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Inside the Capitol Attack – The New York Times


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It’s hard to think of another crime that the perpetrators documented so thoroughly and publicly.

The people who participated in the Capitol attack on Jan. 6 posted thousands of videos of it to Parler, a social network. Journalists and other witnesses have released dozens of their own videos, too. Over the past several days, news organizations have been studying these videos and have begun releasing more details about what happened.

This reconstruction work is important, because the attack was a signature moment in U.S. history: A mob, incited by the president of the United States, stormed the halls of Congress in an effort to prevent it from certifying the president’s electoral defeat. During the attack, the mob killed a police officer and went looking for members of Congress.

Below, my colleagues and I have summarized the key points from the latest news accounts, and we’ve provided links for people who want to go deeper:

The mob came very close to lawmakers. At several points, rioters were within feet of members of Congress, separated by only a small group of police officers, a multimedia article in The Washington Post shows. Some rioters passed within 100 feet of Vice President Mike Pence, who was hiding with his family in an office near the Senate chamber.

Many of the attackers openly discussed committing violence, and lawmakers feared for their lives. “Drag them out!” one man yelled inside the Capitol, referring to lawmakers; another group chanted “Hang Mike Pence!” As the mob closed in, members of Congress hiding inside the House chamber called loved ones and told one another to remove their lapel pins so rioters could not identify them.

Rioters abused the police. One man, carrying an American flag, profanely yelled at a line of Washington police officers that his 5-year-old son was more of a man than they were. Others beat, knocked over and pushed past officers, and threatened to kill one with his own gun.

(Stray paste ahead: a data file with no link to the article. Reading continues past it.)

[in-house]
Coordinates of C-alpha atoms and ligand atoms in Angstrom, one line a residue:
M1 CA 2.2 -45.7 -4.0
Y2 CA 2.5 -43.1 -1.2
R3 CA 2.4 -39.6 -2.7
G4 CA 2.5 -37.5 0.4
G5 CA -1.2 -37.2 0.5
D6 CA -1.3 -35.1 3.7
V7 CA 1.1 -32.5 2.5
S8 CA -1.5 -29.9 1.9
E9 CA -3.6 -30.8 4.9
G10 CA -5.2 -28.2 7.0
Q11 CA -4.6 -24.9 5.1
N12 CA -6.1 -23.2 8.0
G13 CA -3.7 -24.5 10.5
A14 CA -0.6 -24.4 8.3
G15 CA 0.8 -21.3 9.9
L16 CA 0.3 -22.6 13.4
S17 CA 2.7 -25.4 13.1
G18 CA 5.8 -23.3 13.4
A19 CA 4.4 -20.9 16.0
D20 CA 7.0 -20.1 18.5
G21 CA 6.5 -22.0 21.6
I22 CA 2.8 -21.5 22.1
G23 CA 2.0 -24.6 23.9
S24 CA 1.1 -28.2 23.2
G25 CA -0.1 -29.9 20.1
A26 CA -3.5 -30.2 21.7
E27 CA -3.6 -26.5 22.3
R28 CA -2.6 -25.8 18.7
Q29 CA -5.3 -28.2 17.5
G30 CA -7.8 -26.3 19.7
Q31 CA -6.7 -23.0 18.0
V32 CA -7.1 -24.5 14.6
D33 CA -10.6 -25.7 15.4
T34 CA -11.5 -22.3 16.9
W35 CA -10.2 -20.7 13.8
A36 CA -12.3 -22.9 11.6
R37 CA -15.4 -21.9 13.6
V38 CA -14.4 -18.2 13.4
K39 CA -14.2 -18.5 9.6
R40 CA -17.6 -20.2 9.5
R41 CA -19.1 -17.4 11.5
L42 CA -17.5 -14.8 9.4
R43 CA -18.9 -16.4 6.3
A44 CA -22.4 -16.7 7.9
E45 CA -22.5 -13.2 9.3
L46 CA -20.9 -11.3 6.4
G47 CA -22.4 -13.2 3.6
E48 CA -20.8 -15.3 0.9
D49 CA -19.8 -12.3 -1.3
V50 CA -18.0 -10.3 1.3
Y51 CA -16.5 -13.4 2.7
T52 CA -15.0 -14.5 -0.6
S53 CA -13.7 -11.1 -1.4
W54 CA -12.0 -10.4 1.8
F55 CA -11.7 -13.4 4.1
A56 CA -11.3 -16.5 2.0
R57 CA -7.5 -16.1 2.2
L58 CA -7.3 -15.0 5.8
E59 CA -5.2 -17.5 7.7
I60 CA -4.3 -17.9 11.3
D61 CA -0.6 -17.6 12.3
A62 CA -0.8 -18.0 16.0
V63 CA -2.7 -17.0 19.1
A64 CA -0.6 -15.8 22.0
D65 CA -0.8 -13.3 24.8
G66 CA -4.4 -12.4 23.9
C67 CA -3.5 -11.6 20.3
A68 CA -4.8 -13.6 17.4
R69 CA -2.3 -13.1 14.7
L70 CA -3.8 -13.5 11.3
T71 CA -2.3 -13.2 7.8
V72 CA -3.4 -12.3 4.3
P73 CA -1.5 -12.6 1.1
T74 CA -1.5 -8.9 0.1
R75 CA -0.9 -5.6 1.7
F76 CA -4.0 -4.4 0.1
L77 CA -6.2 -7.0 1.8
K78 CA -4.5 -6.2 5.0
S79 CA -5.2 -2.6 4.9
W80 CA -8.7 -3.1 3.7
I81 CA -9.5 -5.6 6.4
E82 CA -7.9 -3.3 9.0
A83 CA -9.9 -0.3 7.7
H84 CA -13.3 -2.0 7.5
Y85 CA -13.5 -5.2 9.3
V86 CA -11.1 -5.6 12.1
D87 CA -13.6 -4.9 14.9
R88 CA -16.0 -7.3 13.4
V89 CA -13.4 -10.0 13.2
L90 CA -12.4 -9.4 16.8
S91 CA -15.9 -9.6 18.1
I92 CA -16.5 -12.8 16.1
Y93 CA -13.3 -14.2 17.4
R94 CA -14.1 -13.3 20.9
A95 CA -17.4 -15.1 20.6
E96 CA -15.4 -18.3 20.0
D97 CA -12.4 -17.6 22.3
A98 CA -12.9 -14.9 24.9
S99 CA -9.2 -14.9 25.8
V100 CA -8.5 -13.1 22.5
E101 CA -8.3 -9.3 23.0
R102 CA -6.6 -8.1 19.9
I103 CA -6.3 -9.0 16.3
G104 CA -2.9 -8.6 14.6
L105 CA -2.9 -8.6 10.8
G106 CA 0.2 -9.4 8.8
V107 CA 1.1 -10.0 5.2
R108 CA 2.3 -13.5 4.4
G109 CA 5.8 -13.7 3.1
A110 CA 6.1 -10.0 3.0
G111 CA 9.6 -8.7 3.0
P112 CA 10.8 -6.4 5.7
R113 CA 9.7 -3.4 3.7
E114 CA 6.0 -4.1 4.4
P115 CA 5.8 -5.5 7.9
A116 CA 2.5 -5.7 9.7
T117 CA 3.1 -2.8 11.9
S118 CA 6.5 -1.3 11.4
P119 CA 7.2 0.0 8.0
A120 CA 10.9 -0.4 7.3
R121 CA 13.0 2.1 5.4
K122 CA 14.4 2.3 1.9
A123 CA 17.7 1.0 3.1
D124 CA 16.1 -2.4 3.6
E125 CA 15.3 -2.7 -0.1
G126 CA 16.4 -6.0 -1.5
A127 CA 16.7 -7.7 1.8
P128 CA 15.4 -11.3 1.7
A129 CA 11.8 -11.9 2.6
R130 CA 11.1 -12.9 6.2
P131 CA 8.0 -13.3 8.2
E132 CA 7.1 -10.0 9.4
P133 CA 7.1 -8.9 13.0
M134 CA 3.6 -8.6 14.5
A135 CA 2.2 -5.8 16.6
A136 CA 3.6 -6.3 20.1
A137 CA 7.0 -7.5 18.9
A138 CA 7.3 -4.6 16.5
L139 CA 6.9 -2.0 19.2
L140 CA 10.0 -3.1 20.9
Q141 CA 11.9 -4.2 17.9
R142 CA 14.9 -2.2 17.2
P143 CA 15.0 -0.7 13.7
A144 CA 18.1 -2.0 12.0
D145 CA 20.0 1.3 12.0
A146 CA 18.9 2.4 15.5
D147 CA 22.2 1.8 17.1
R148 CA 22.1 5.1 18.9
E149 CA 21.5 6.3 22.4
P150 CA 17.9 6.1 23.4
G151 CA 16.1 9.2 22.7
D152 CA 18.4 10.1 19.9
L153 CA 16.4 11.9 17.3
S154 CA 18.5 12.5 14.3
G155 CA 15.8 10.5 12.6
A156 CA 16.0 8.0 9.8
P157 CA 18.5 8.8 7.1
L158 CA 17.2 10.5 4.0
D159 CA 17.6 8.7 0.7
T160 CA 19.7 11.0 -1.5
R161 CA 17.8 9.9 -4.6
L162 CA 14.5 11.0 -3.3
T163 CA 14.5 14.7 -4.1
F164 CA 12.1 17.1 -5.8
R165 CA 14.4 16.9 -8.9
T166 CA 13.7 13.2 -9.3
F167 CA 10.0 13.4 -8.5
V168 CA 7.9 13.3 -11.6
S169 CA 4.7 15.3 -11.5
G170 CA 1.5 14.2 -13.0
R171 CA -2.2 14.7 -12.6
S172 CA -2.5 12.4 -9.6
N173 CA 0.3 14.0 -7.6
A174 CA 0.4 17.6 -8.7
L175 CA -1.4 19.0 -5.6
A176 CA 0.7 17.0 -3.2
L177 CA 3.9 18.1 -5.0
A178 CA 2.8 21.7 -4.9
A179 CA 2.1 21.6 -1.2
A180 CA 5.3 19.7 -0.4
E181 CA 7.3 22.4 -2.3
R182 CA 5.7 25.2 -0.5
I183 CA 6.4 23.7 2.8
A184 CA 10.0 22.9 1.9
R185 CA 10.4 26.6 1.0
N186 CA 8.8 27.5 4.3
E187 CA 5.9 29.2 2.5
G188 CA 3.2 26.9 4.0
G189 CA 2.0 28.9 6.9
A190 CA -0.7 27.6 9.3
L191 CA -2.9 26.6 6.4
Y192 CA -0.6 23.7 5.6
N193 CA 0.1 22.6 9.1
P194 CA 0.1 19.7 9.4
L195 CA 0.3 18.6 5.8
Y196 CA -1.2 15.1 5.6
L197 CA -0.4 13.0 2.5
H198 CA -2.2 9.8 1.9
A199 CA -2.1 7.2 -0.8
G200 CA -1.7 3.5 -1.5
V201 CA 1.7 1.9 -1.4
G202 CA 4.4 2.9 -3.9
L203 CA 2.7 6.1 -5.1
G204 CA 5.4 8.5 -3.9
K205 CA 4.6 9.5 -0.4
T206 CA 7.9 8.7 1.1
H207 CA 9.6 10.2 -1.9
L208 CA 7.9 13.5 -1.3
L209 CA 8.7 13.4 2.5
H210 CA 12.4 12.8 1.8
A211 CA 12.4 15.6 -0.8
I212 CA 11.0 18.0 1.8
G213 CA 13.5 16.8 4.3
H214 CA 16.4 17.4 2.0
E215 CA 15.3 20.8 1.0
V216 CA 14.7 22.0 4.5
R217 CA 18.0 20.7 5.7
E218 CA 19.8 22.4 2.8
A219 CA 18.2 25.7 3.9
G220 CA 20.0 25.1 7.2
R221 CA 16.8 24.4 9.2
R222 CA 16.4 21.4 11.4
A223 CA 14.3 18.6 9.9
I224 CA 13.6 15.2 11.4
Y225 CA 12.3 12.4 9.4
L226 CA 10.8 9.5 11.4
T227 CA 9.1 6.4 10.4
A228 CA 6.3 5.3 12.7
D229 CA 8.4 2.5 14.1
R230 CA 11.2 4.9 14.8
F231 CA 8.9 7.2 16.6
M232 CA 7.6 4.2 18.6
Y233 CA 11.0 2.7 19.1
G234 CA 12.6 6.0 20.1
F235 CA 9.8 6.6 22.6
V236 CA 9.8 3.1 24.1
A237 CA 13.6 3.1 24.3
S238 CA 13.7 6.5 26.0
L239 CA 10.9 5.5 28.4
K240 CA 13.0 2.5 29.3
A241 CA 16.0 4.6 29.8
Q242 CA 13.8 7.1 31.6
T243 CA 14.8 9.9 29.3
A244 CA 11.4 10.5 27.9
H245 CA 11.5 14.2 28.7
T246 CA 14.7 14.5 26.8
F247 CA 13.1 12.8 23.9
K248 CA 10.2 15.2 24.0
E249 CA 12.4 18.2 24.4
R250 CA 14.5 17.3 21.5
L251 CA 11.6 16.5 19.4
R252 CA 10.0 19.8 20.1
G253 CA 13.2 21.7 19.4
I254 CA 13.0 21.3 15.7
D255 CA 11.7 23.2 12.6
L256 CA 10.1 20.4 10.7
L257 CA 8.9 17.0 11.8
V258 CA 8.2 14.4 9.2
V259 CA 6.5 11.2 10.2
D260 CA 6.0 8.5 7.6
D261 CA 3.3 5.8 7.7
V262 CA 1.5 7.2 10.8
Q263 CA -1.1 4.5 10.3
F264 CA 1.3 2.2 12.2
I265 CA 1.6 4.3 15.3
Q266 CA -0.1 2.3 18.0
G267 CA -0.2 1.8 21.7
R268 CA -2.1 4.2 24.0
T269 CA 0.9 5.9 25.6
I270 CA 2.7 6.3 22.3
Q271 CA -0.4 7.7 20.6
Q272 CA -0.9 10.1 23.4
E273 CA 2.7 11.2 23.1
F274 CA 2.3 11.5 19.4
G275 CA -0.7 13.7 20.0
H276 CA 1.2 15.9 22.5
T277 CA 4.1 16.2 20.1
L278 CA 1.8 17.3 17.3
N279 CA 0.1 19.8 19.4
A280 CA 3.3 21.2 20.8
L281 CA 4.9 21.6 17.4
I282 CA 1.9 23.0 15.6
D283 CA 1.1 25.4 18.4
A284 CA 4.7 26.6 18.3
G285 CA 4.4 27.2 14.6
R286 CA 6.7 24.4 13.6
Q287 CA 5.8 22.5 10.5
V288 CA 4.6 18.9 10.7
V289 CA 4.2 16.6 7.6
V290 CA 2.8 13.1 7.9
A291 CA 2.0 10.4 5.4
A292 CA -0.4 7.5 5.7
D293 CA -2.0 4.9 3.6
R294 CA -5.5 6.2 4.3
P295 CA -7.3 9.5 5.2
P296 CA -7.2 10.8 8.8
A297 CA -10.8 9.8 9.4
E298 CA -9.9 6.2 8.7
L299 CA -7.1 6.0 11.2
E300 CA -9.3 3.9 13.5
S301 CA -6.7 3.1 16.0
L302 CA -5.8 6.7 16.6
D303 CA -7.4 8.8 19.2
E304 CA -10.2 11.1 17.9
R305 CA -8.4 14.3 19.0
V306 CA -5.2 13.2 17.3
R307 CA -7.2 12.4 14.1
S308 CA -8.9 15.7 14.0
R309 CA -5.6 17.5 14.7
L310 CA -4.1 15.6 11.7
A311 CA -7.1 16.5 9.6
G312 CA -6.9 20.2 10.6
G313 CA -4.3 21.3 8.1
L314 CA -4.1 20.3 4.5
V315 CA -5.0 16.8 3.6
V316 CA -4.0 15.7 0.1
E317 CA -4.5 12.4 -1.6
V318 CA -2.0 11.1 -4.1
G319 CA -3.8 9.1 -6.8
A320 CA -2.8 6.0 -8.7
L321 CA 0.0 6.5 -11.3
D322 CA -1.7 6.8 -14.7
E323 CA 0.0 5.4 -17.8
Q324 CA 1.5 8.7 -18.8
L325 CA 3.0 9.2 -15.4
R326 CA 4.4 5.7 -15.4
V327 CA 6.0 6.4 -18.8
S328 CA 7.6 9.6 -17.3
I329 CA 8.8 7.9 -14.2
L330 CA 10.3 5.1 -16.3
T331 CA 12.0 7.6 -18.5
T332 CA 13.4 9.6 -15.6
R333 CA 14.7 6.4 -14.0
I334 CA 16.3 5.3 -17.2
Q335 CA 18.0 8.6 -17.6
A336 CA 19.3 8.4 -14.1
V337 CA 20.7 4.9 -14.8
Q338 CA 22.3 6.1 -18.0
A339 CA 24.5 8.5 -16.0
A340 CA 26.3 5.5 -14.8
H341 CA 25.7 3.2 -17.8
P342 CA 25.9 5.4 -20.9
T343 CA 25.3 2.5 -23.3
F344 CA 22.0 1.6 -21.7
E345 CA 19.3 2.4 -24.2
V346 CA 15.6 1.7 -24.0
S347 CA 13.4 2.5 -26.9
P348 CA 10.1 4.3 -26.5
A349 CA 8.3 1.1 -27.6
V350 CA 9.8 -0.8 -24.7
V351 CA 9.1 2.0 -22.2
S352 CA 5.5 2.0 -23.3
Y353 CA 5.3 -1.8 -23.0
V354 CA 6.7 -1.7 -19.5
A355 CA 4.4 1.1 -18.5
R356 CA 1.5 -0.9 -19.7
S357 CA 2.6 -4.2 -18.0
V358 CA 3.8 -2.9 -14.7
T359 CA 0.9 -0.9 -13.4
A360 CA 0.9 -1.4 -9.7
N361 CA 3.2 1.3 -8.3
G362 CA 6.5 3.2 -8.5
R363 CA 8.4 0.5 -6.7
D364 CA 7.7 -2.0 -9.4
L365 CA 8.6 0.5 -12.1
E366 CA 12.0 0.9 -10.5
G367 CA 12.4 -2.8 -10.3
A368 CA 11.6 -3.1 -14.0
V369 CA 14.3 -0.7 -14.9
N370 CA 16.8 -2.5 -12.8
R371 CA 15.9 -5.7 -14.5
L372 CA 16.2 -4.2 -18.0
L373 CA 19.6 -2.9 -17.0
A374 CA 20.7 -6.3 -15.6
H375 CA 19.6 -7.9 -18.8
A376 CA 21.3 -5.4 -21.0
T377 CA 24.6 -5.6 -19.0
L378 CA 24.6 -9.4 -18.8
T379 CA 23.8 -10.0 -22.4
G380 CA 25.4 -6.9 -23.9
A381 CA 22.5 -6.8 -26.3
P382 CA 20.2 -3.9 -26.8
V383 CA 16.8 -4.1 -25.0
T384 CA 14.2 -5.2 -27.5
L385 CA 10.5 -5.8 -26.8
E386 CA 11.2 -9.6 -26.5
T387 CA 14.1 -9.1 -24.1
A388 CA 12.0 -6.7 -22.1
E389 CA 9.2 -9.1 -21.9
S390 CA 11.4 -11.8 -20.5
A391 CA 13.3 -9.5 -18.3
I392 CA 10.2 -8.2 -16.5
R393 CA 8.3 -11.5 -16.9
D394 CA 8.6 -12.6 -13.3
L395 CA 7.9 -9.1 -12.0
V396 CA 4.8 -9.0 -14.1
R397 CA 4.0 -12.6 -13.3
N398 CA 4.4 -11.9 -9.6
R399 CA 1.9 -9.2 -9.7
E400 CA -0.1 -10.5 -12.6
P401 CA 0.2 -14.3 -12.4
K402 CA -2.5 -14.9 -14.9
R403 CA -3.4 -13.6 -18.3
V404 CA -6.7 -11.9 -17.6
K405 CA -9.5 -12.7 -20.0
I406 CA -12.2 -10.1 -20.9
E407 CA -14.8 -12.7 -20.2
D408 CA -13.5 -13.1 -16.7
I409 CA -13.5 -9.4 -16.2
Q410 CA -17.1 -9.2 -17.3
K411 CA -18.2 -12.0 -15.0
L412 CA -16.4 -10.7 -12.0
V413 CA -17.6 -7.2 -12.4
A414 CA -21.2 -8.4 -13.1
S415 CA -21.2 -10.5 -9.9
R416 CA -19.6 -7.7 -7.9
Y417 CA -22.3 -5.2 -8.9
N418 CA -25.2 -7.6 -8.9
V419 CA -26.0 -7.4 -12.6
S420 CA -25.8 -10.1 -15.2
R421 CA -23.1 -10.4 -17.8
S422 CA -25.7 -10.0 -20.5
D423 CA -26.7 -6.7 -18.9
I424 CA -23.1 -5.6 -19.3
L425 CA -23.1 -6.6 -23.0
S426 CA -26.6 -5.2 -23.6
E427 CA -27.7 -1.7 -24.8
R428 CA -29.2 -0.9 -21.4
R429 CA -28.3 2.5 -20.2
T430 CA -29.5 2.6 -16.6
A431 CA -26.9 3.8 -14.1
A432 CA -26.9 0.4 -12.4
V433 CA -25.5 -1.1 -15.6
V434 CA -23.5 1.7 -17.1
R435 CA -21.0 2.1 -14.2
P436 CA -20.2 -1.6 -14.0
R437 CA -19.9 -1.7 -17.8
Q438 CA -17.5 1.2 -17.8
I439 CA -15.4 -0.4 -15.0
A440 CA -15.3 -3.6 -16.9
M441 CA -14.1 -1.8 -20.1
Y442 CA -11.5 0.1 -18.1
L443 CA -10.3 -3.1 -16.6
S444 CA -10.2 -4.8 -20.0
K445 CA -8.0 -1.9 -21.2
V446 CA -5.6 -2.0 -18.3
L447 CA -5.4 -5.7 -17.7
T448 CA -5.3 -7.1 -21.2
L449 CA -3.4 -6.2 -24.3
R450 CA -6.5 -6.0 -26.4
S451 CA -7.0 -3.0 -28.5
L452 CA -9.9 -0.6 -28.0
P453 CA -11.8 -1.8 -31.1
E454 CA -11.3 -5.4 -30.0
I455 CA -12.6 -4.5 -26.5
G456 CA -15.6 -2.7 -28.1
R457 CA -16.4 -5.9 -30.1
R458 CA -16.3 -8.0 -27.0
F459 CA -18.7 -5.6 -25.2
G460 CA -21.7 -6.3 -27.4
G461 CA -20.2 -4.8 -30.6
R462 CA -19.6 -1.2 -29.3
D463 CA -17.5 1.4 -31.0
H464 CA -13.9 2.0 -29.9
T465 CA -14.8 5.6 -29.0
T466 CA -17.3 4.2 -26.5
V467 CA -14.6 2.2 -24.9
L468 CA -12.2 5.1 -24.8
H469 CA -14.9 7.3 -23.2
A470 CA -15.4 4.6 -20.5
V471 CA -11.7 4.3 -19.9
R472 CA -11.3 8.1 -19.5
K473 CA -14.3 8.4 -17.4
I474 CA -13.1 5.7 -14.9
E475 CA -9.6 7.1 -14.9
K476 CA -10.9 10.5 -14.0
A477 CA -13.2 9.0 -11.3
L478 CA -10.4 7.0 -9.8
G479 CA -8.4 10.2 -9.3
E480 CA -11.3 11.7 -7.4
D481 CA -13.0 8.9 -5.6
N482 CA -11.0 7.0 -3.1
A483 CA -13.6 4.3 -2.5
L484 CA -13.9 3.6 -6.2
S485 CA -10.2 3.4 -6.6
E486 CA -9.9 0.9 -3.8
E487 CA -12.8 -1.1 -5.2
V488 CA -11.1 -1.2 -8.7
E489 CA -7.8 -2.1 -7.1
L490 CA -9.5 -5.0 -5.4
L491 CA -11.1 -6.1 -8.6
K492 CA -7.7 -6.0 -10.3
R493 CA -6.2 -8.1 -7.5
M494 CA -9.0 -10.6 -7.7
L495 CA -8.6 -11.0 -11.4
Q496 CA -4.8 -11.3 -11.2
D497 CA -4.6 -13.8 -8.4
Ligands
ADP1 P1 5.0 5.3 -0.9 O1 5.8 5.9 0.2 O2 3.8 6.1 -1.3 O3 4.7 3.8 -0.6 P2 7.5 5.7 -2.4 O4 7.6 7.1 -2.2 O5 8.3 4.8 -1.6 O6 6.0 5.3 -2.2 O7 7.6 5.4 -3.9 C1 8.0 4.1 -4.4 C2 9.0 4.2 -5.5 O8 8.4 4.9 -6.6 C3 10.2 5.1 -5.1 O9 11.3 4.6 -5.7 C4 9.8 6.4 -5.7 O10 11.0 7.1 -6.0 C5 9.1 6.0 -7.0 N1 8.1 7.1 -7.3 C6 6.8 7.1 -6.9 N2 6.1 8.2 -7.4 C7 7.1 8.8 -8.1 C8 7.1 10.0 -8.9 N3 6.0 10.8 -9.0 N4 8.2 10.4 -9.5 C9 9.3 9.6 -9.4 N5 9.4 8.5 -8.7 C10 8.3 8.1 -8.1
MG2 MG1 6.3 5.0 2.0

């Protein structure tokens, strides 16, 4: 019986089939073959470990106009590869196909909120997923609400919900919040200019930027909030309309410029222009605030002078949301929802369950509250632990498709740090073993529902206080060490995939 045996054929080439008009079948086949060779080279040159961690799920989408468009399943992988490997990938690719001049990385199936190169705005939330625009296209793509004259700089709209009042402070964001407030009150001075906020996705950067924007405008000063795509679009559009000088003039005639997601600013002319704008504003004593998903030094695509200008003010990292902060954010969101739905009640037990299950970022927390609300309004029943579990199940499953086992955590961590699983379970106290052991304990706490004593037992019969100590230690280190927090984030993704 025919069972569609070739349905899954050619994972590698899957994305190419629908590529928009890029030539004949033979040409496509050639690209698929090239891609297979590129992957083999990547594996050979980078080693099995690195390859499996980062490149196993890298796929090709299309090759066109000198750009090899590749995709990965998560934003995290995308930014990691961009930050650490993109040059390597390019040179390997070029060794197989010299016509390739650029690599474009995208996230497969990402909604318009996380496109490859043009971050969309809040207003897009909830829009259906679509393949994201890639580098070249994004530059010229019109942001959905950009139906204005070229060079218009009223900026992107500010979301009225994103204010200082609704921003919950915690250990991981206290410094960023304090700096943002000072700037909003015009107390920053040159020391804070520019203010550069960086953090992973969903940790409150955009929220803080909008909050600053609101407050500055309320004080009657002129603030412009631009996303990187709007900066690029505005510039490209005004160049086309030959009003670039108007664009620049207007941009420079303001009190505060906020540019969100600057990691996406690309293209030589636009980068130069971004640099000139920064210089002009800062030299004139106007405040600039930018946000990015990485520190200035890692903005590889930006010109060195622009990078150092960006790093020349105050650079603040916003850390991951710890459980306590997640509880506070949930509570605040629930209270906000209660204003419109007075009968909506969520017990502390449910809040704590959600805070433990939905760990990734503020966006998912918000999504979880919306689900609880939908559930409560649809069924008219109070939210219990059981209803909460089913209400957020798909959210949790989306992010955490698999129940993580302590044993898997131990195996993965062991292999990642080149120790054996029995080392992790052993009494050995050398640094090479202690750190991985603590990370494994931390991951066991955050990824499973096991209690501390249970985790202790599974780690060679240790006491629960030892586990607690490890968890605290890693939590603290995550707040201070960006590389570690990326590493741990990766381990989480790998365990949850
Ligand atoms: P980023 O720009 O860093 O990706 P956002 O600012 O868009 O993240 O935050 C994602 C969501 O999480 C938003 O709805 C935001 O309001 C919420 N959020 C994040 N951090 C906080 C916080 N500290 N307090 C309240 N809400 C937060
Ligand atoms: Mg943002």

Police officers inside the Capitol were often outnumbered and chose not to use force. In the Post video, Officer Eugene Goodman, facing down a large group by himself, lured the mob to chase after him — away from the Senate chamber.

Later, after senators had evacuated, a lone officer politely pleaded with rioters to leave the chamber. “Any chance I could get you guys to leave the Senate wing?” the officer asks in video captured by The New Yorker’s Luke Mogelson. “Just want to let you guys know this is, like, the sacredest place.”

Only after the arrival of more backup, some from the D.C. National Guard, did officers end the riot.

Some rioters may have been collecting information. The New Yorker video shows a group of men rifling through Senate desks and snapping photos. One says he is looking for something to “use against these scumbags.”

The F.B.I. is also investigating whether a Pennsylvania woman stole computer equipment from Speaker Nancy Pelosi’s office and intended to sell it to Russian agents. The woman turned herself in to the police yesterday.

The mob felt empowered by Republican leaders. As rioters pushed their way down a hallway, one shouted at a police officer, “We are listening to your boss: Trump.” And as a few men looked through documents on the Senate floor, one, referring to Senator Ted Cruz, said: “I think Cruz would want us to do this, so I think we’re good.”

Multiple military members, active and retired, were part of the mob. The F.B.I. is investigating the role of the Oath Keepers, an anti-government militia made up largely of former law enforcement and military veterans. (In response, the Pentagon says it will intensify internal efforts to combat far-right extremism.)